House GOP bill would raise debt limit, reverse veterans pension cuts
Tribune Washington Bureau
WASHINGTON — The House could vote as soon as Wednesday on a bill that would raise the nation’s debt ceiling and reverse a cut made to some veterans’ benefits as part of the recent budget deal.
House Speaker John A. Boehner, R-Ohio, revealed the proposal at a private meeting late Monday as his party races against the clock to avoid a political showdown over the need to authorize more borrowing. The Treasury Department has said it will run out of money by Feb. 27 if Congress fails to act.
Republicans leaders have struggled to devise a way to raise the debt ceiling in the face of steep opposition from rank-and-file GOP lawmakers who want to extract a policy concession in exchange for their vote.
But there has been no consensus among Republicans on what concessions to ask for, and Democrats are pushing for a “clean” bill with no conditions.
By attaching a provision that would reverse the cost-of-living cuts to some veterans’ benefits, Boehner hopes to make it easier for Democrats to give their support, since most Democrats also support restoring the benefits.
Reversing the cuts could help Boehner assemble the 218-vote majority he needs. If he fails, the speaker might find it easier to push through a clean debt-ceiling bill, arguing that he tried but that Republican disunity was to blame.
In a separate action Thursday that could bolster Boehner’s chances, the Senate overwhelmingly agreed to advance its own bill to reverse the cuts with an unusually robust bipartisan vote of 94-0. The Senate action would be unrelated to the debt-ceiling bill.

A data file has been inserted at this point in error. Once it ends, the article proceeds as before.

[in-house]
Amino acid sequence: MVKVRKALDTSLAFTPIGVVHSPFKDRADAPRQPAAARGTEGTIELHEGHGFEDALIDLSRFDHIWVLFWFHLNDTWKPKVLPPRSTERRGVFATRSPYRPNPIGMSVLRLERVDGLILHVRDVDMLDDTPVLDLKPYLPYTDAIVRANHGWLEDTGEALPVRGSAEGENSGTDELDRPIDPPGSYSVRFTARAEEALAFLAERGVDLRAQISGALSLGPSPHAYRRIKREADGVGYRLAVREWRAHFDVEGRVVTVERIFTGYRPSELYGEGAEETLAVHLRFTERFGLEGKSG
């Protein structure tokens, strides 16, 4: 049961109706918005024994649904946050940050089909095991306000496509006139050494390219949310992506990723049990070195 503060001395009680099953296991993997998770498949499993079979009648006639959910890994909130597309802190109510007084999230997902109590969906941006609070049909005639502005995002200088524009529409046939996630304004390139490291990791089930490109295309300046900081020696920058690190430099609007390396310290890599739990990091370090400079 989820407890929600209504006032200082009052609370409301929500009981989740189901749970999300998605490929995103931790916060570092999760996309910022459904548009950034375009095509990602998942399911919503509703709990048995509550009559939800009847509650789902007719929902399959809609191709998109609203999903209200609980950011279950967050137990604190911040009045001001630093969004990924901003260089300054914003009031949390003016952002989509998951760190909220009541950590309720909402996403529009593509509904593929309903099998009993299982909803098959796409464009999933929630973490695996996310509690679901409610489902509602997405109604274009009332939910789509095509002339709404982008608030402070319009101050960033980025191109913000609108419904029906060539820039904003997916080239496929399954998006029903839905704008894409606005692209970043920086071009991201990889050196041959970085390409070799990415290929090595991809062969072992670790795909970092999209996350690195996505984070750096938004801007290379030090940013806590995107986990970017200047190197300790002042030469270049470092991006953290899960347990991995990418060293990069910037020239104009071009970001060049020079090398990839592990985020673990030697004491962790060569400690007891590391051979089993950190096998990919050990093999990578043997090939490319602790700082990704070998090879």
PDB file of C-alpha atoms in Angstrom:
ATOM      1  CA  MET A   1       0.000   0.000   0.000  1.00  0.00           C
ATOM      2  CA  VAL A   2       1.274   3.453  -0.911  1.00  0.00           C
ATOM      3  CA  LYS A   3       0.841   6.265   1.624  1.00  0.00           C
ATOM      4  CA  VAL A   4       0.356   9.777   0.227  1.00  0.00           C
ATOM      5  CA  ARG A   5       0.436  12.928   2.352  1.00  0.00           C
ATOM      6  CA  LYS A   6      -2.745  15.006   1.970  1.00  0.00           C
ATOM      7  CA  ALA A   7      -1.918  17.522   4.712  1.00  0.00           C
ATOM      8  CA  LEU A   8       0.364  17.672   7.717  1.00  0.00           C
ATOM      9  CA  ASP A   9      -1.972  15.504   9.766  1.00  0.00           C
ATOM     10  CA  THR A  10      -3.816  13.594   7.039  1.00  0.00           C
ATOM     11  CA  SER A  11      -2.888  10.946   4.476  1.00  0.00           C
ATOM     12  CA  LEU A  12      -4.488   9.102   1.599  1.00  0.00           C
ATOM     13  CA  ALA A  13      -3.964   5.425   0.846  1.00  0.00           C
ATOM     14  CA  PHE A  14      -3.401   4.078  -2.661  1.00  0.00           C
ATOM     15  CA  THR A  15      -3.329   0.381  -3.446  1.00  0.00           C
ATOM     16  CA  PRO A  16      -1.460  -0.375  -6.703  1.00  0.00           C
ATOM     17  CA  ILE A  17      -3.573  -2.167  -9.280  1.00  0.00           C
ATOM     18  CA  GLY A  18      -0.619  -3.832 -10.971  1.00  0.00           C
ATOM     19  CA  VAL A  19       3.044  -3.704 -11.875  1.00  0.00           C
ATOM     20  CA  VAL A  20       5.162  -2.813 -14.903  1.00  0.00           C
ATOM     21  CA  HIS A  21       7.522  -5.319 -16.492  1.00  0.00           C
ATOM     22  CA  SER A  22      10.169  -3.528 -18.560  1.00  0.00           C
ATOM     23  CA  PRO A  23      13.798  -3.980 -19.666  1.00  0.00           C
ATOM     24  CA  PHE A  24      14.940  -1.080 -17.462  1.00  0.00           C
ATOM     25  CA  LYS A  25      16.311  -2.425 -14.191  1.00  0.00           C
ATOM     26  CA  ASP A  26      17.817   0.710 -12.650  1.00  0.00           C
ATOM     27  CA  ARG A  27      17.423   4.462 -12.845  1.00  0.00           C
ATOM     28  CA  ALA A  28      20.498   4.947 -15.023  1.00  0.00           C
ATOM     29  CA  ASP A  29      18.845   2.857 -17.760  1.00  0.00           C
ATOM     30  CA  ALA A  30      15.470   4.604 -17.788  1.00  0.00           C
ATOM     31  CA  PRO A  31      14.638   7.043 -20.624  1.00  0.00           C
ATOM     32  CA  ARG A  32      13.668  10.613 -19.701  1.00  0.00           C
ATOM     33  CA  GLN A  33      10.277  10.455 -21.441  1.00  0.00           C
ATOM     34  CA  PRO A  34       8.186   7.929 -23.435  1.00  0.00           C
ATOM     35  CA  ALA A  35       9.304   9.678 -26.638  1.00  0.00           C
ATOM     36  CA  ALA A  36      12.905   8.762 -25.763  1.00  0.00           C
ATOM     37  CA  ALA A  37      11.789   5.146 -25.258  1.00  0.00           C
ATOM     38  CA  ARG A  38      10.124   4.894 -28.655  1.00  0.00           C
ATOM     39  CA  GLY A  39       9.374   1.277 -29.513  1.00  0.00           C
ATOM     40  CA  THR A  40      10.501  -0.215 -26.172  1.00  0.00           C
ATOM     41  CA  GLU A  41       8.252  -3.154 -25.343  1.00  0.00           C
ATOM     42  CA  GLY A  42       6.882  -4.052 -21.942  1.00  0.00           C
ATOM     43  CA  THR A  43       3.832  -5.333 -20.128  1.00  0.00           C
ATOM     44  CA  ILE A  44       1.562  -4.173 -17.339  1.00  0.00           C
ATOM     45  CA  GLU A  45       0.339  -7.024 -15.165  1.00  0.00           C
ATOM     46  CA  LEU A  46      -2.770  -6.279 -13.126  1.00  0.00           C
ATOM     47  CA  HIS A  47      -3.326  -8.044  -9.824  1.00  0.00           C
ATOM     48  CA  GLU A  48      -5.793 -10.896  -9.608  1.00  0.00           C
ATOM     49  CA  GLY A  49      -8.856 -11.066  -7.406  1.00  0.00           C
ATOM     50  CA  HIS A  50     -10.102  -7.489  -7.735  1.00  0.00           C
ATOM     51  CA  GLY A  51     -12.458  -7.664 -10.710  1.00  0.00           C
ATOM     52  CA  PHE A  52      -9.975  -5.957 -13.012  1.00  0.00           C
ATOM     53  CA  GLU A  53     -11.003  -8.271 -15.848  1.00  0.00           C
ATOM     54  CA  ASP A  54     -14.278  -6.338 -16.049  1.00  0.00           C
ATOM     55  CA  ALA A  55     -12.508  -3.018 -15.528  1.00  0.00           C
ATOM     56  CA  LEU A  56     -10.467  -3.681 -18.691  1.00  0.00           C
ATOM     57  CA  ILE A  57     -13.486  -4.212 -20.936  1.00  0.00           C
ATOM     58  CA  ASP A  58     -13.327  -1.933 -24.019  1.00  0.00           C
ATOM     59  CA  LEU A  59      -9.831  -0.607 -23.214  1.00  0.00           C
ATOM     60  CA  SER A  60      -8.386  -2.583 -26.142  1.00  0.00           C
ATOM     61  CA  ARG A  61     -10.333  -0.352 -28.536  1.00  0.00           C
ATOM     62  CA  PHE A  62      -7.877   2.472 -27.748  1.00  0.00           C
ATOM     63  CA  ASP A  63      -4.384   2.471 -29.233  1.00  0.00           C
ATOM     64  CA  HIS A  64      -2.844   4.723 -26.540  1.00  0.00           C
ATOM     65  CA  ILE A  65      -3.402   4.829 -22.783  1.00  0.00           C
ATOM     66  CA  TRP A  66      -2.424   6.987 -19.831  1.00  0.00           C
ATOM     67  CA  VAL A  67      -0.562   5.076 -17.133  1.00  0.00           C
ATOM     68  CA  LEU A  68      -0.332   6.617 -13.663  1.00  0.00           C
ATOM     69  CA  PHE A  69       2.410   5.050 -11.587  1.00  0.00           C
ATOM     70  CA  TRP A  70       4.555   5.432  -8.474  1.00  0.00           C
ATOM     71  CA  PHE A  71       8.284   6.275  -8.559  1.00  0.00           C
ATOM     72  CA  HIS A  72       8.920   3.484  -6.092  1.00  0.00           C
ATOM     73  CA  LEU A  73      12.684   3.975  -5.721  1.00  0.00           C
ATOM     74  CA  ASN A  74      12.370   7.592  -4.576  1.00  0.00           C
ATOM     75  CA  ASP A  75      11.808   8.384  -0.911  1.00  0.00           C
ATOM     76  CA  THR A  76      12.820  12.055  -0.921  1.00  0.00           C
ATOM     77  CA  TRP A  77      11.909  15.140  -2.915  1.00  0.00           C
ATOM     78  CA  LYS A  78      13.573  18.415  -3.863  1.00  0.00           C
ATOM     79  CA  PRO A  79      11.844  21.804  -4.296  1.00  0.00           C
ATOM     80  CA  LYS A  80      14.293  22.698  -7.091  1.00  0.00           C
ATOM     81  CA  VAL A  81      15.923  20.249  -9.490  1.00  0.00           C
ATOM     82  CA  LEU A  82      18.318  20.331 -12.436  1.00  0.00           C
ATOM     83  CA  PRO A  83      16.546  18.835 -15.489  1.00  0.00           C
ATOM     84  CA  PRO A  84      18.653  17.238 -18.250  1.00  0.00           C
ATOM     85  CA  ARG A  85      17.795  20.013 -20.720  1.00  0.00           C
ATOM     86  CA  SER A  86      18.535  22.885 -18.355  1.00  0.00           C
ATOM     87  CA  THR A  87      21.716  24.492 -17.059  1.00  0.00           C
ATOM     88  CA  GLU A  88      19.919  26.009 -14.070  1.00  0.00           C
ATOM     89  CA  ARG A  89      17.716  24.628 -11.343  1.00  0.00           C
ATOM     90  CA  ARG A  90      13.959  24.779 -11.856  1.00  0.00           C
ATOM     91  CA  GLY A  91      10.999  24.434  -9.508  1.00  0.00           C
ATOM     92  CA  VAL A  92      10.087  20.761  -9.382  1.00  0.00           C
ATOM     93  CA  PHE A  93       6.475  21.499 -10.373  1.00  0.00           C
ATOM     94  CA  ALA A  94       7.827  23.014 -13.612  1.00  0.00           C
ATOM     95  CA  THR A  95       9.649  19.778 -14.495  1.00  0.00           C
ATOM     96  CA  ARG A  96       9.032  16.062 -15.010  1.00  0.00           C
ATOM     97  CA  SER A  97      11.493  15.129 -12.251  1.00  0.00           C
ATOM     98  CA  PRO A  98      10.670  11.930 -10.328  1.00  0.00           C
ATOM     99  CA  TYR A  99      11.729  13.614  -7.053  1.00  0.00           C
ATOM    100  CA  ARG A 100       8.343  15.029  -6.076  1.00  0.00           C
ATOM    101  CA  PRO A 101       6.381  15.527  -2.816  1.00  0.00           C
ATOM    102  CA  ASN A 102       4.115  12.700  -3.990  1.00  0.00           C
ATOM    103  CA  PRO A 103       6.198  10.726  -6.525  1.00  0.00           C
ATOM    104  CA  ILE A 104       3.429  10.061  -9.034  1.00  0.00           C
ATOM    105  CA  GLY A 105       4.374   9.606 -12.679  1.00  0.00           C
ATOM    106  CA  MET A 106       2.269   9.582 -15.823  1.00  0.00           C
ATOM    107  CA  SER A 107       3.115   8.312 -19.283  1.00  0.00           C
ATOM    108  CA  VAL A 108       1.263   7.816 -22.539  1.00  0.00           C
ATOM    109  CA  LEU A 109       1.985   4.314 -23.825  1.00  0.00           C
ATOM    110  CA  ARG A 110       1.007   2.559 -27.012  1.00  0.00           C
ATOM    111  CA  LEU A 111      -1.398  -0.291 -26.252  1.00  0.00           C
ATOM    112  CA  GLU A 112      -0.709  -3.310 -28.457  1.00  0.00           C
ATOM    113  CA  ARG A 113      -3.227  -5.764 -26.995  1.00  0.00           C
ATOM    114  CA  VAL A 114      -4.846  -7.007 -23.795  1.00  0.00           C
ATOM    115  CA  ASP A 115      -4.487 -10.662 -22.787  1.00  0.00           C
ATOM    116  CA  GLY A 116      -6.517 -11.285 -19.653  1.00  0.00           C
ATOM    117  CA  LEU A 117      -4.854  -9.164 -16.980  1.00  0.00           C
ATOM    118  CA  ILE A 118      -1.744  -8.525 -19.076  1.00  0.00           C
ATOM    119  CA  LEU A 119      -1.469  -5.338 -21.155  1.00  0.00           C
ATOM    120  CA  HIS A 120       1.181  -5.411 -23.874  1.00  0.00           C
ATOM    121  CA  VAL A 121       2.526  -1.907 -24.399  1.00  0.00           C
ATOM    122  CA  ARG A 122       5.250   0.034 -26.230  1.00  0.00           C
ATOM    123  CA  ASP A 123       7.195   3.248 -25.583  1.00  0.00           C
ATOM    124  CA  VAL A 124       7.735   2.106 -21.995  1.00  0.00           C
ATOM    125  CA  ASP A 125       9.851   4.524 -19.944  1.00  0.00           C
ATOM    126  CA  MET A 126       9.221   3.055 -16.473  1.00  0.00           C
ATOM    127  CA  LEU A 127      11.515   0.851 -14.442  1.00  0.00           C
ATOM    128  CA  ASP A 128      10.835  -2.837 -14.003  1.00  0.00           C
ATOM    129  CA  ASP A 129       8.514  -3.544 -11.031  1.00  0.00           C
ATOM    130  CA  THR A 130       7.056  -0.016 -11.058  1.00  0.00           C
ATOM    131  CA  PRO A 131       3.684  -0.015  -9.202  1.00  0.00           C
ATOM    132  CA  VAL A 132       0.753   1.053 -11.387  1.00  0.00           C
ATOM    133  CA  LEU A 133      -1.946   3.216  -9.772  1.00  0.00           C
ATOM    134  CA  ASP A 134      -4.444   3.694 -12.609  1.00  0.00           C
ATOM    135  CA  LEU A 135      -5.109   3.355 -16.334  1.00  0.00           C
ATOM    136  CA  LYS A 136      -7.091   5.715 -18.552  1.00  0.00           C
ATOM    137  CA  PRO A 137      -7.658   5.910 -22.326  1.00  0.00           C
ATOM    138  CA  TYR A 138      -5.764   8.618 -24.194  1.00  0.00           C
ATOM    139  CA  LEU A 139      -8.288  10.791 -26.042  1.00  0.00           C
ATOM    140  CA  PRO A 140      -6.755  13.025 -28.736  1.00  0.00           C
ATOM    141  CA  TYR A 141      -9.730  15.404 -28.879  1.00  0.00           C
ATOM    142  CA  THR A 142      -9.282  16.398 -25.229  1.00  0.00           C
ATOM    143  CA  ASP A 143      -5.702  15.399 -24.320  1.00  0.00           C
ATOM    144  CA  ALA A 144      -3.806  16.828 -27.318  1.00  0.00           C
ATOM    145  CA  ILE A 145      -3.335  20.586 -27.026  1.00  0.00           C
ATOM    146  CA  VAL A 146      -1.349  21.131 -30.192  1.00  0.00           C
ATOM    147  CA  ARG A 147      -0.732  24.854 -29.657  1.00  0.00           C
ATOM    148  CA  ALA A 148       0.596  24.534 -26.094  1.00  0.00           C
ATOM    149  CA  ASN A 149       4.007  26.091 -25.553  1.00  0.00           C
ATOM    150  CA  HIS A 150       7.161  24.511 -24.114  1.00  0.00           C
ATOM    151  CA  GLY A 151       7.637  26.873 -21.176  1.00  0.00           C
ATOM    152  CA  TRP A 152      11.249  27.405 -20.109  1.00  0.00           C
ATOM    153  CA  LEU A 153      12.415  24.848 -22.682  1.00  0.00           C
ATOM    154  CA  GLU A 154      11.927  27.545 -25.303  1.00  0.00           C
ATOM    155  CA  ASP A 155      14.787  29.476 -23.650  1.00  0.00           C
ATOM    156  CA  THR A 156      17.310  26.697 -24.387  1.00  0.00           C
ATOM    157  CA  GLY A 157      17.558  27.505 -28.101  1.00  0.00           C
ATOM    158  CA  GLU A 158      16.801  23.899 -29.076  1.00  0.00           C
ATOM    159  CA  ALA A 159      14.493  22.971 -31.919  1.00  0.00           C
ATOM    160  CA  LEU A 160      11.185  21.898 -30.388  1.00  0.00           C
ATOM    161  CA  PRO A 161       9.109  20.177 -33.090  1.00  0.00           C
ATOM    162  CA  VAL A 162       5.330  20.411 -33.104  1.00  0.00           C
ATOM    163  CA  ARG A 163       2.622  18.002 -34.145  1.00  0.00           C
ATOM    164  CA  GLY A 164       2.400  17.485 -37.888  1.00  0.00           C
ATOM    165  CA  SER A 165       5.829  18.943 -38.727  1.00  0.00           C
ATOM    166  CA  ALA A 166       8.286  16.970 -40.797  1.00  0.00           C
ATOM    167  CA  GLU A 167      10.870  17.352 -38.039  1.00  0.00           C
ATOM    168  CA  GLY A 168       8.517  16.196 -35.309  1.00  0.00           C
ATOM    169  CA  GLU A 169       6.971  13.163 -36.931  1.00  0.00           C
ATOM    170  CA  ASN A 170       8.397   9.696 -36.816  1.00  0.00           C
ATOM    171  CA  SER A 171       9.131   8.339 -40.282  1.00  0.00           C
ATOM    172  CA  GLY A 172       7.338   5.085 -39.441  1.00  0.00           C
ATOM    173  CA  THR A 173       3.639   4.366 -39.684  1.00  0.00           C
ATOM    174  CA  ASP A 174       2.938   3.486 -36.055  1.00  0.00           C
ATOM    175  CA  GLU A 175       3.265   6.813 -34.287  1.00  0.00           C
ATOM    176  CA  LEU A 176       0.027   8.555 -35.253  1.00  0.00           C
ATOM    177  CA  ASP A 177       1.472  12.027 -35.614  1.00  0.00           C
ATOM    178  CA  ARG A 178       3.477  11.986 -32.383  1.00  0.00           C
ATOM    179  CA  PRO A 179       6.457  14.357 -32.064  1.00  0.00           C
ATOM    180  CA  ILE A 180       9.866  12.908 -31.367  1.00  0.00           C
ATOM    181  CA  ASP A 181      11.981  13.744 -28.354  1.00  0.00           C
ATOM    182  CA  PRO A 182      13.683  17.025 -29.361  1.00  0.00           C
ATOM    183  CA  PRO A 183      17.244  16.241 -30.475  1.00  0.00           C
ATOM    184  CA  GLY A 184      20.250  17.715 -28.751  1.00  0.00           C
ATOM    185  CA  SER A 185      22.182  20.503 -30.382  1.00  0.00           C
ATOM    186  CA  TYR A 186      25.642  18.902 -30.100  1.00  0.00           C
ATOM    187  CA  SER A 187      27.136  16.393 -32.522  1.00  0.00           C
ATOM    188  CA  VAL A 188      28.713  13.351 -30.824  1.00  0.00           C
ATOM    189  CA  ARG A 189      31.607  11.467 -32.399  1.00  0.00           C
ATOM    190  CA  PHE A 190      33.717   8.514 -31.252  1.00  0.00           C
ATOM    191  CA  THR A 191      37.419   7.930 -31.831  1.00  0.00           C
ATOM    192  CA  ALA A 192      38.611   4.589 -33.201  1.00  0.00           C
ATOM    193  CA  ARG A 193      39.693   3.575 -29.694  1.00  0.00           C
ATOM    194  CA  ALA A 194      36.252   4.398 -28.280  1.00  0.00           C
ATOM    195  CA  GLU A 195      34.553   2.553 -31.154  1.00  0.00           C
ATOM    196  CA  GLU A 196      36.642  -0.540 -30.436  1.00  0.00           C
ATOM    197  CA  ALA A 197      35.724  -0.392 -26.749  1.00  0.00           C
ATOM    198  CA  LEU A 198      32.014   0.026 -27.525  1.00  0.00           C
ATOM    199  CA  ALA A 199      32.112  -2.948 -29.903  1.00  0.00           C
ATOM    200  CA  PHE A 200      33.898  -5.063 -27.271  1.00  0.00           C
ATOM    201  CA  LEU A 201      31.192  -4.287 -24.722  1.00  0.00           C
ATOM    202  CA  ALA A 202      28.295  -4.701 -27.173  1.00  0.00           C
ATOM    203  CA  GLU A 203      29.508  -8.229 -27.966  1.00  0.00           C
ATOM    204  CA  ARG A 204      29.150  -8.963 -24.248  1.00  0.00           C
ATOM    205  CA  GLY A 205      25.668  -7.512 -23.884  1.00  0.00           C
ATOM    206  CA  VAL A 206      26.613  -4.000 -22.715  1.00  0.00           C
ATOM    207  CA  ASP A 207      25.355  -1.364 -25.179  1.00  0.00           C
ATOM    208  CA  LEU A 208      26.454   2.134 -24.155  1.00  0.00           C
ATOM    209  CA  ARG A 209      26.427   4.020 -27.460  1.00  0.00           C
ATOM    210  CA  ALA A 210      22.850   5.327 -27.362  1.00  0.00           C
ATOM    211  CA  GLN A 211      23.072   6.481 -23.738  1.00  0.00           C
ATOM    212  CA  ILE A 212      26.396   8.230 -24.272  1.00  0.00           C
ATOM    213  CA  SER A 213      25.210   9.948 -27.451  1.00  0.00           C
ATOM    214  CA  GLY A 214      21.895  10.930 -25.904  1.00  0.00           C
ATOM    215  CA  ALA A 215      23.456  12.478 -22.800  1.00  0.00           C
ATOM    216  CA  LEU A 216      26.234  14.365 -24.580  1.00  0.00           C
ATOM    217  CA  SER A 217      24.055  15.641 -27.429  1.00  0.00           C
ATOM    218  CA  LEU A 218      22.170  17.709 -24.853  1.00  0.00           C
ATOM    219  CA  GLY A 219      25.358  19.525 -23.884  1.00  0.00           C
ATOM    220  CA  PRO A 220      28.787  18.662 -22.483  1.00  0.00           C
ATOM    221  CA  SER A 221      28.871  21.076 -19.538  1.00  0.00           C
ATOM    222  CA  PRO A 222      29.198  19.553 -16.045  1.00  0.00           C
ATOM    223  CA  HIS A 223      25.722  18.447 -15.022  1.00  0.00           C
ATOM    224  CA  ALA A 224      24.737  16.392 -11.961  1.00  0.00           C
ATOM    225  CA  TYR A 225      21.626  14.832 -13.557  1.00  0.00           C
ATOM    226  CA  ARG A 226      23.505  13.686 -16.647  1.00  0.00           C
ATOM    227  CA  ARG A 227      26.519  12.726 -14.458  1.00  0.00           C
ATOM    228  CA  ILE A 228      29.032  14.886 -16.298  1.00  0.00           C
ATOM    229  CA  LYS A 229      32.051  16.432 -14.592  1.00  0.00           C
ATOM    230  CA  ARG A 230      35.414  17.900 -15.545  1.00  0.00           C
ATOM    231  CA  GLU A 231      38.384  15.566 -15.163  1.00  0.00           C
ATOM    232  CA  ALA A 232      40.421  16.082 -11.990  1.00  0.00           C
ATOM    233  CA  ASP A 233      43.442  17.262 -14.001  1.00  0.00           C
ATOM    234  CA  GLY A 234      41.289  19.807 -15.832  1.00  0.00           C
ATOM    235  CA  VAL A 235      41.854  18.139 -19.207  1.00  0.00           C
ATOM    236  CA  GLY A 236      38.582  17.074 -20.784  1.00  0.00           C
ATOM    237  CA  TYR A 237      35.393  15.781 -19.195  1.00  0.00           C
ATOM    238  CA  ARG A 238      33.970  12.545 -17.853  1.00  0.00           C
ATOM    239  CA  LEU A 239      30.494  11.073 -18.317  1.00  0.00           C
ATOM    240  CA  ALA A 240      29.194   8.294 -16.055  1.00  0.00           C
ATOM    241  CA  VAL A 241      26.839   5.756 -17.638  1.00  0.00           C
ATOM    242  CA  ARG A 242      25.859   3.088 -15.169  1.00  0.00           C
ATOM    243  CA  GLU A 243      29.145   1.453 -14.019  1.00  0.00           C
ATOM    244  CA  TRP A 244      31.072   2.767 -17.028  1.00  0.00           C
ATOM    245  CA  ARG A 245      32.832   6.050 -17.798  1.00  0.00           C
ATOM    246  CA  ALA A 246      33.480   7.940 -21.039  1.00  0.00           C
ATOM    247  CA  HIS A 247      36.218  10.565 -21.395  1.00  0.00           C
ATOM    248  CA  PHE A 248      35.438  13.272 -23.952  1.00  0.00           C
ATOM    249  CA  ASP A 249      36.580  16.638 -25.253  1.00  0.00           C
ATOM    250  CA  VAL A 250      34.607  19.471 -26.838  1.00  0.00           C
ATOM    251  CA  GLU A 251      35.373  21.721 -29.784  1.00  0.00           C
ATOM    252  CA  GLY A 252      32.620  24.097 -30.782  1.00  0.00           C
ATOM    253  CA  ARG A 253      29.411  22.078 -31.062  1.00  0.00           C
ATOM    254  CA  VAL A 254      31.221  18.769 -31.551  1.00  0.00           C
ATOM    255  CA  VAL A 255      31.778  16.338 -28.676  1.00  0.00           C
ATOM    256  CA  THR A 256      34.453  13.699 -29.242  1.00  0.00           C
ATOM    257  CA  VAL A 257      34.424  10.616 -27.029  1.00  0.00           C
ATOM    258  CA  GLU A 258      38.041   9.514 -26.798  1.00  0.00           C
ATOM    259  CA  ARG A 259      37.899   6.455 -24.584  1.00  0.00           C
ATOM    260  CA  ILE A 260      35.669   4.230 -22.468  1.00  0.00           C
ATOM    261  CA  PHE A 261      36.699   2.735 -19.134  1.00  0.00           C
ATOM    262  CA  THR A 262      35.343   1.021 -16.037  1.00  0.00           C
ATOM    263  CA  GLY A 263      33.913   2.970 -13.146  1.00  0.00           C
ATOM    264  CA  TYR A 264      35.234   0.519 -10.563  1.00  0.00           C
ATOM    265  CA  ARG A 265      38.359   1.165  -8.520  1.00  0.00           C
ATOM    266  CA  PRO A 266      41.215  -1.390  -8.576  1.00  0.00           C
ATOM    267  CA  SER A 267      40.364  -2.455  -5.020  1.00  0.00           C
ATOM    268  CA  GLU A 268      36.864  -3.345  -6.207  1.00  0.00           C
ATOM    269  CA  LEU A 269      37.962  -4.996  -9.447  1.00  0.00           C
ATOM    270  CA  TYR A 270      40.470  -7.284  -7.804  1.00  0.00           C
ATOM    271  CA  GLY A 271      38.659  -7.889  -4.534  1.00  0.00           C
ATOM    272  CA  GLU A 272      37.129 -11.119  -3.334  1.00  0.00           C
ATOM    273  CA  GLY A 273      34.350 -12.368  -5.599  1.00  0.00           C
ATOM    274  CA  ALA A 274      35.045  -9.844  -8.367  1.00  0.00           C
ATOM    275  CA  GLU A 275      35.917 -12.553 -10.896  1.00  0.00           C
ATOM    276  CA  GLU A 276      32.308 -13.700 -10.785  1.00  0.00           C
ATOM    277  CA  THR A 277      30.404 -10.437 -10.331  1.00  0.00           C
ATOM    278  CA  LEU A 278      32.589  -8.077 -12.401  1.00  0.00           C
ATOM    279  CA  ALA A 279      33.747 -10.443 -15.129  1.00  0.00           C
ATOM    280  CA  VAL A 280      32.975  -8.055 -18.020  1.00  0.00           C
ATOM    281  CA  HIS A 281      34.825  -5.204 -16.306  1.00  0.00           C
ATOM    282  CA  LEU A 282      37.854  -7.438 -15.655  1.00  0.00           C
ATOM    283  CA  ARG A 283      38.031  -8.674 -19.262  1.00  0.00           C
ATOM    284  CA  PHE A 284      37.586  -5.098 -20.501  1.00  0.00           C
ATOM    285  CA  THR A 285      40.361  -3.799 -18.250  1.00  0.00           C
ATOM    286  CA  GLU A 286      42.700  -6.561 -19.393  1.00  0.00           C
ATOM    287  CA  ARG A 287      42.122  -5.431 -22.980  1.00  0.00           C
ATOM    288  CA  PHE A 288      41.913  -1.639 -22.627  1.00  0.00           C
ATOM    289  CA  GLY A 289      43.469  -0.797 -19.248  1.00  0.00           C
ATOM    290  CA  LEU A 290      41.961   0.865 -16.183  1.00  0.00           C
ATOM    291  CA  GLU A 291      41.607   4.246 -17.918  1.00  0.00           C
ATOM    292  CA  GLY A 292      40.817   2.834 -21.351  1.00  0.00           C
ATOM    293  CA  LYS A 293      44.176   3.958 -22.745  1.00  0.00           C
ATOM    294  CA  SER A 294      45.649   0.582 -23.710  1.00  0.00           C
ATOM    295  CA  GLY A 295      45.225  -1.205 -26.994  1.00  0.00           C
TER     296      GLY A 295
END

“We need to keep our promises to our veterans — no exceptions,” said Sen. Mark Begich, D-Alaska, a chief sponsor of the bill.
The benefits cut for veterans emerged as one of the most unpopular provisions of last year’s bipartisan budget deal.
Lawmakers from both parties now say they regret voting for the 1 percent cost-of-living reduction to able-bodied veterans who are younger than retirement age.
Prospects for both bills are uncertain. Senators — and colleagues in the House — are divided over how to pay the $6 billion cost of restoring the benefits, or even if it should be paid for at all. The Senate legislation would simply repeal the provision without offsetting the costs elsewhere in the budget.
But House Republicans want the costs offset by continuing the so-called sequester cuts — the across-the-board reductions that were initiated under a 2011 budget deal.
Many senators also said they are unlikely to allow final passage of their bill unless the costs are covered.
Emerging from the private meeting Monday evening, Republican lawmakers appeared resigned they would have to compromise with Democrats.
“We’d like to be able to get 218 Republicans to vote for something,” said Rep. Devin Nunes, R-Calif. “As has been the case for years, we don’t have that.”